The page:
/ 20 February 2010

Film technology to shine at Academy Awards

No matter which captivating film wins the Oscar for visual effects at next month’s Academy Awards ceremony, software savants at Autodesk will be taking a bow.

And if blockbuster Avatar or the compelling District 9 take top honour as Best Picture, engineers at the Northern California firm will be able to bask in knowing that their technology helped make it possible.

The two films are among 10 nominated for Best Picture at the 82nd Academy Awards taking place March 7 in Los Angeles.

The movies join Star Trek to make up the three nominees vying in a Visual Effects category at the Oscars.

Software built by Autodesk was used by studios behind each of the films, which seamlessly blend live acting and computer imagery to immerse viewers in enthralling fictional worlds complete with aliens and adventure.

“All three films are state-of-the-art in terms of technology used to create visual effects,” Maurice Patel of Autodesk media and entertainment division said on Friday while providing a behind-the-scenes look at parts the firm’s software played.

“We want to provide technology that allows artists around the world to express their creativity in different ways.”

Founded in 1982, Autodesk has grown into a multinational firm specialising in 2-D and 3-D software for designing nearly everything from skyscrapers and cars to Lego sets and granite sculptures.

Autodesk boasts nine million users of its software and racked up $2,3-billion in revenue last year.

“We essentially let people create experiences,” Patel said, noting that stunning effects are spilling into videogames.

“In the entertainment industry, it is about creating experiences that seem real but that are bigger than reality.”

James Cameron has told of having the idea for Avatar long before the technology existed to fulfill his vision of a 3-D film set in a colorful, lush planet inhabited by towering blue, nature-loving beings.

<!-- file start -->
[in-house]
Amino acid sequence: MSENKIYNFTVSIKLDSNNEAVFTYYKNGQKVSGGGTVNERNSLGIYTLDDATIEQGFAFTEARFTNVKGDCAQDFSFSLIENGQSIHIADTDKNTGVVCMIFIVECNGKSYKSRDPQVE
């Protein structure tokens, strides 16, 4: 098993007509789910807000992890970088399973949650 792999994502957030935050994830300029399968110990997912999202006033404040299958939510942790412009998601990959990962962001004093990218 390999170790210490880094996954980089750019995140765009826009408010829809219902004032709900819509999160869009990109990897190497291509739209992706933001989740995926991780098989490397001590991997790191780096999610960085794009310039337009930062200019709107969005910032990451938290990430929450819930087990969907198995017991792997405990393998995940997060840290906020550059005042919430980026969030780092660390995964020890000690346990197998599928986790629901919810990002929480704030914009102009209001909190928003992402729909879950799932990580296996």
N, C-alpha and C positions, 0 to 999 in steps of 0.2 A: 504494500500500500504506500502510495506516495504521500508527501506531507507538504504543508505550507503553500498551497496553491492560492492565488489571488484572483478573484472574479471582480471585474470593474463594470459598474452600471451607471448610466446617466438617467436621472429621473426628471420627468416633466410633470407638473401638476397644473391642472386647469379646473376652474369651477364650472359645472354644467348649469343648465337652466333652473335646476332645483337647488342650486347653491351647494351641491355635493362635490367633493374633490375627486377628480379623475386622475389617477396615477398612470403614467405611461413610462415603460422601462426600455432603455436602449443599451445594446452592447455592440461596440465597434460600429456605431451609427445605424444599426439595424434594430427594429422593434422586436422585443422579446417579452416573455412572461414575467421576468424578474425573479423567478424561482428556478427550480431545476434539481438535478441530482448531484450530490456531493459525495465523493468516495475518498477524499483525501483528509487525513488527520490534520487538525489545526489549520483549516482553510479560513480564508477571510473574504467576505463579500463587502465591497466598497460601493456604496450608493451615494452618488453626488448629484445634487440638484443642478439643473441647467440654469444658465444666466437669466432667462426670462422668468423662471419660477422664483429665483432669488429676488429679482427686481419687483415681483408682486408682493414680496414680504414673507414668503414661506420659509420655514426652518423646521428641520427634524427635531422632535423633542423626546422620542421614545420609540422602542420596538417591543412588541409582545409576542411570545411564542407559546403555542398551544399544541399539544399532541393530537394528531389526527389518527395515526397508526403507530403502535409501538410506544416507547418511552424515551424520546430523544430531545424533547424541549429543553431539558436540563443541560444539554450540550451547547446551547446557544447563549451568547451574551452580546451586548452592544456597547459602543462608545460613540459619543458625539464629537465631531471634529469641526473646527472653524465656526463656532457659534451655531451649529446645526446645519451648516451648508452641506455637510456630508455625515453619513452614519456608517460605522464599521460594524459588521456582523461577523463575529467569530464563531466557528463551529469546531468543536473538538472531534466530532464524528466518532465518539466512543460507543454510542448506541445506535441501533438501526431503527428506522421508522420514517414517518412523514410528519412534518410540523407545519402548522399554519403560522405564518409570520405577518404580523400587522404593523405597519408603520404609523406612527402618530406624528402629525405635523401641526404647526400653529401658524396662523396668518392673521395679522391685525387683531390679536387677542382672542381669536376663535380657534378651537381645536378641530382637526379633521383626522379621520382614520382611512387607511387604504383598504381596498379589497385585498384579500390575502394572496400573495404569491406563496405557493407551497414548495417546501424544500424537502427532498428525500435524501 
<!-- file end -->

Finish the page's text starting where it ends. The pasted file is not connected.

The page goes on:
Autodesk technology made it possible for Cameron to aim a camera at actors wearing motion-capture suits in a studio but see them as characters in the fictional world of Pandora in the film.

Cameron directed action as if capturing live scenes instead of animators, later adding trees, creatures or other imagery around actors.

Making the impossible possible
“This is not an animated film, it is captured performance,” Cameron said at an Autodesk gathering in Las Vegas last year.

“The virtual camera was used to look around in the scene, then we’d bring in the actors and I’d use the virtual cameras to block the scene.”

Cameron’s team at Lightstorm Entertainment studio customised the filming technology on top of Autodesk software, according to Patel.

Avatar would not be possible if not for Autodesk; it made the impossible possible and for that Jim and I are eternally grateful,” Cameron’s producing partner Jon Landau said at the Las Vegas gathering.

Film titans Steven Spielberg and Peter Jackson dabbled with the camera technology at the Lightstorm studio and decided to use it in the forthcoming Tintin movie, according to Landau.

Autodesk technology was also put to work weaving alien refugees into science fiction thriller District 9.

The firm’s software was also behind black holes, warp speeds, transporter beams, and other wonders in Star Trek, according to Industrial Light and Magic visual effects supervisor Gordy Cofer.

“We are seeing the degree to which technology and visual effects can aid in storytelling and help create better films,” Cofer said after showing the painstaking work behind stunning scenes in Star Trek.

Special effects techniques are putting focus on actors that can be directed by filmmakers peering into fictional worlds, according to Cofer.

“It is all going in the direction of real-time visualisation and performance capture,” Cofer said.

“The filmmaker is framing the action right there and it is the artists driving those tools. It is all kind of astounding.” – AFP